Scientists have discovered a new species of sea snake in the Gulf of Carpenteria, northern Australia, which is unique in having raised scales.
The finding published in Zootaxa today by Associate Professor Bryan Fry from The University of Queensland's (UQ) School of Biological Sciences and colleagues from The University of Adelaide, will provide important clues about evolution.
Associate Professor Fry said that Hydrophis donaldii had evaded earlier discovery as it prefers estuarine habitats that are poorly surveyed and not targeted by commercial fisheries.
“Weipa really is one of the last sea snake ‘Serengetis'. We can see over 200 sea snakes in a single night's hunting, whereas sea snake populations have really crashed elsewhere through over-fishing removing their prey and also the snakes drowning in trawling nets,” Associate Professor Fry said.
Associate Professor Fry said the findings extend beyond simply discovering a rare animal.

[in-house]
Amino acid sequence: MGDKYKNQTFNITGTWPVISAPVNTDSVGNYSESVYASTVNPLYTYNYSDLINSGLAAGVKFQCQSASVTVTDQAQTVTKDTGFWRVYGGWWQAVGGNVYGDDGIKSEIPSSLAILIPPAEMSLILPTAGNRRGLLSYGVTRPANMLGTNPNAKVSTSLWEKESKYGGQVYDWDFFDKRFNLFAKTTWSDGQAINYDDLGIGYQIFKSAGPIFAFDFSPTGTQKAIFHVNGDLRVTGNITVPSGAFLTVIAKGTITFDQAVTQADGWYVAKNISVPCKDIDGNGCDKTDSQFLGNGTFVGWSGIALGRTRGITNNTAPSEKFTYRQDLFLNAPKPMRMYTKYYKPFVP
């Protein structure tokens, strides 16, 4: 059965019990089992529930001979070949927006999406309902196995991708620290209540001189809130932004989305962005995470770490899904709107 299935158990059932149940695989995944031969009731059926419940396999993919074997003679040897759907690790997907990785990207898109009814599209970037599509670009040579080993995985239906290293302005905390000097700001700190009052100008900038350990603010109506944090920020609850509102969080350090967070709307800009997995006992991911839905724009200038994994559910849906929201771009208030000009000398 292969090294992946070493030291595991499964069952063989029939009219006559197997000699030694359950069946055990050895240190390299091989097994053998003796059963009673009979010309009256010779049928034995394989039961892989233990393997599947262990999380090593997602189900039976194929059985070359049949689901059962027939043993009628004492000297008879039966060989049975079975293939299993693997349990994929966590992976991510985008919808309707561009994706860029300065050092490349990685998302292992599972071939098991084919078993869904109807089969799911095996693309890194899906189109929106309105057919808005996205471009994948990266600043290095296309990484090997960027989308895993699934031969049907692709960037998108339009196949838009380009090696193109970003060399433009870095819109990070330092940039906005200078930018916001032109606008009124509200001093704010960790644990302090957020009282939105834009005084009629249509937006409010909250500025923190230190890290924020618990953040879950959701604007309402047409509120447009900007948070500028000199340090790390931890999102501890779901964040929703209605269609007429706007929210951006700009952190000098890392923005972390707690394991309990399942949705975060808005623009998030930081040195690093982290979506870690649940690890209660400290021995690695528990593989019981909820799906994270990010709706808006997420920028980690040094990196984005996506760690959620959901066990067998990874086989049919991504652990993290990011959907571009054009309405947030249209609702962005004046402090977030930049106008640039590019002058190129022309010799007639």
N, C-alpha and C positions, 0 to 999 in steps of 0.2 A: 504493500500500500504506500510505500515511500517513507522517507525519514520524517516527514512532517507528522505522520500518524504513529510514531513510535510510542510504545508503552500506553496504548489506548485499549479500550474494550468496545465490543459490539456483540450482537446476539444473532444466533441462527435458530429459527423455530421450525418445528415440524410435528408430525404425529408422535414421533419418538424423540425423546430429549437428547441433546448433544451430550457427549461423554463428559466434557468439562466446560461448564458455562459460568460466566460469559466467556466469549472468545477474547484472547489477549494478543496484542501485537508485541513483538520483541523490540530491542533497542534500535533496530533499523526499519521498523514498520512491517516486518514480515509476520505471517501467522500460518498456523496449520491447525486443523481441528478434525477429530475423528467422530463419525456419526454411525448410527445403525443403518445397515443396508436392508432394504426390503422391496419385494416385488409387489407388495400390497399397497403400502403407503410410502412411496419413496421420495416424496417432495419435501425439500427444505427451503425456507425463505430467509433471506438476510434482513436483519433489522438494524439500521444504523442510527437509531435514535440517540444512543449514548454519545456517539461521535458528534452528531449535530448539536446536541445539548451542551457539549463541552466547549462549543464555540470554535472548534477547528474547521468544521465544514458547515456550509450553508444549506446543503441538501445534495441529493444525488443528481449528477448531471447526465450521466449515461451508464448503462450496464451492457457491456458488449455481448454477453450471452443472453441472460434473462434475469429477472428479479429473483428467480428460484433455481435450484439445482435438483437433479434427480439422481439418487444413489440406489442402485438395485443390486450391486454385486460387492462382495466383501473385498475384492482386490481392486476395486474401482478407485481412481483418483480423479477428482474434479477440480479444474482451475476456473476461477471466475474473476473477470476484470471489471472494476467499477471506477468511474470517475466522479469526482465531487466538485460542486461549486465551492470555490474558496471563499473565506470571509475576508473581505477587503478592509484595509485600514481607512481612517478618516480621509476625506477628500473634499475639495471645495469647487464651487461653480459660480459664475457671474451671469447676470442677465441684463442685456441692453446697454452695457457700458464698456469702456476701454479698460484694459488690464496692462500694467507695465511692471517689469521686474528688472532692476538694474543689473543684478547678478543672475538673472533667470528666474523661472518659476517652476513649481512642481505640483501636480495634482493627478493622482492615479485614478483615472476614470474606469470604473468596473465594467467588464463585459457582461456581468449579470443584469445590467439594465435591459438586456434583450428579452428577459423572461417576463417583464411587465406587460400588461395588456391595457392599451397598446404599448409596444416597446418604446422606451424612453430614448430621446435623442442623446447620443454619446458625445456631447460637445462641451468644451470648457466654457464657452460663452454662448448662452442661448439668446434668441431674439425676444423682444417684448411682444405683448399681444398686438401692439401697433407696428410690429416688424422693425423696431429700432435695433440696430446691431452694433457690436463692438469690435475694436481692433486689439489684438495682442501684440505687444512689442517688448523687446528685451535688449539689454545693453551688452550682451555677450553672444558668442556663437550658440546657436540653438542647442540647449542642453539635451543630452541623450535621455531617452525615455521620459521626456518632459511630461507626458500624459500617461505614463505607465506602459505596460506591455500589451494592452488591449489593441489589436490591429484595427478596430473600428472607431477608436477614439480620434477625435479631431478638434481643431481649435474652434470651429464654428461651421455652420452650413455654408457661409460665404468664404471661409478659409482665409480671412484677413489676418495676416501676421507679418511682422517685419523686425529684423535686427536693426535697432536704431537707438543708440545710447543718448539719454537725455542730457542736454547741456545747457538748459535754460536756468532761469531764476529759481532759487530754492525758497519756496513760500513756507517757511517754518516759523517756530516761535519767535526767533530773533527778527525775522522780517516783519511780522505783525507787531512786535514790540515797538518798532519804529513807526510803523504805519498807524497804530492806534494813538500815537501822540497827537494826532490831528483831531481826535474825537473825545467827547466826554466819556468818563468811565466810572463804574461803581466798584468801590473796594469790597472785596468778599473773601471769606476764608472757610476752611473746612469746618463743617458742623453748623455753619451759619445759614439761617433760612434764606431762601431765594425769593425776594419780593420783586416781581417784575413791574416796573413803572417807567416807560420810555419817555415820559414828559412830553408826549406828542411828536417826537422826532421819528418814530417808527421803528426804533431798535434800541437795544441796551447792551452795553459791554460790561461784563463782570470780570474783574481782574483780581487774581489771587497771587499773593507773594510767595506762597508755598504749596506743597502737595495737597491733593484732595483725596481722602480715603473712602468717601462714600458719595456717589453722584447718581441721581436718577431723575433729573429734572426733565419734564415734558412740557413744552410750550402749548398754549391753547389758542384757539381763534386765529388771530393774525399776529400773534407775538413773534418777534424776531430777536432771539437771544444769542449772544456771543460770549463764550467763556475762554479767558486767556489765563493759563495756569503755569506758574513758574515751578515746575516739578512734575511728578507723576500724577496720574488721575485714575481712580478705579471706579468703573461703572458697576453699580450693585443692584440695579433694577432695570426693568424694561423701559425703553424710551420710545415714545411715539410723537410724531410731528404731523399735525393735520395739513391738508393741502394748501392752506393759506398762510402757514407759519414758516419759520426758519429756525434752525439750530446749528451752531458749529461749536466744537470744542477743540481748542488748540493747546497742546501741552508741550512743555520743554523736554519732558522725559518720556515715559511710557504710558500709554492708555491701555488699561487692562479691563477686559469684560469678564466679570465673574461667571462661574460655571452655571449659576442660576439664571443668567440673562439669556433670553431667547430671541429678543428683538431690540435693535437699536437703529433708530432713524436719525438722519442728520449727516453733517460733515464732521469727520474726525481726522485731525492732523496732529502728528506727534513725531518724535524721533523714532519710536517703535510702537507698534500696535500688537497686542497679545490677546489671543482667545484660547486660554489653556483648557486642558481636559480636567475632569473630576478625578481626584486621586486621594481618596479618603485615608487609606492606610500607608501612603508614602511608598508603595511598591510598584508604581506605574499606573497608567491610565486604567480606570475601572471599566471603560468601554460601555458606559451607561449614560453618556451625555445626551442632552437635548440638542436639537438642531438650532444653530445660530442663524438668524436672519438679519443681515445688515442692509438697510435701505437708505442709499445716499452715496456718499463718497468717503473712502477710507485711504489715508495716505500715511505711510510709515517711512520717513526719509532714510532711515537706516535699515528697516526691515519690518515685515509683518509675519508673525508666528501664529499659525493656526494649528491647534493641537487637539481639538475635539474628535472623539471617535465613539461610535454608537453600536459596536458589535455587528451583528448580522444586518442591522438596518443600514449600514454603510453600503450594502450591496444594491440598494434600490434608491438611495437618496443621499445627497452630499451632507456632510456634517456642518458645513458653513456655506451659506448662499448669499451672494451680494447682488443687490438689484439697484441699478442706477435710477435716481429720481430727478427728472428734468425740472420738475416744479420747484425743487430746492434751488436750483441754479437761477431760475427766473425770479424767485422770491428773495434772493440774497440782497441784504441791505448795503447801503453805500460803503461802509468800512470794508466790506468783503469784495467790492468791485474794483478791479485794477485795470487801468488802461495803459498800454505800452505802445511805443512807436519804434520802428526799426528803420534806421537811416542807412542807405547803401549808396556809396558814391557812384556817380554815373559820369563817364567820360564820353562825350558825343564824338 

“All venomous animals are bio-resources and have provided sources of many life-saving medications, such as treatments for high-blood pressure and diabetes.
“This reinforces why we need to conserve all of nature as the next billion dollar wonder-drug may come from as unlikely a source as sea snake venom.”
The snake has been given the scientific name Hydrophis donaldii to honour Associate Professor Fry's long-time boat captain David Donald.
“Quite simply we would not have found this snake without Dave's unique knowledge of the area. I told him we wanted to survey as many distinct types of habitat as possible and he guided us to the perfect spots,” Associate Professor Fry said.
The snake has been given the common-name ‘rough-scaled sea snake' to reflect the unique scalation.
“We don't know why it has been evolutionarily selected to have such unique scalation, but we will next study its ecology to learn more about it.”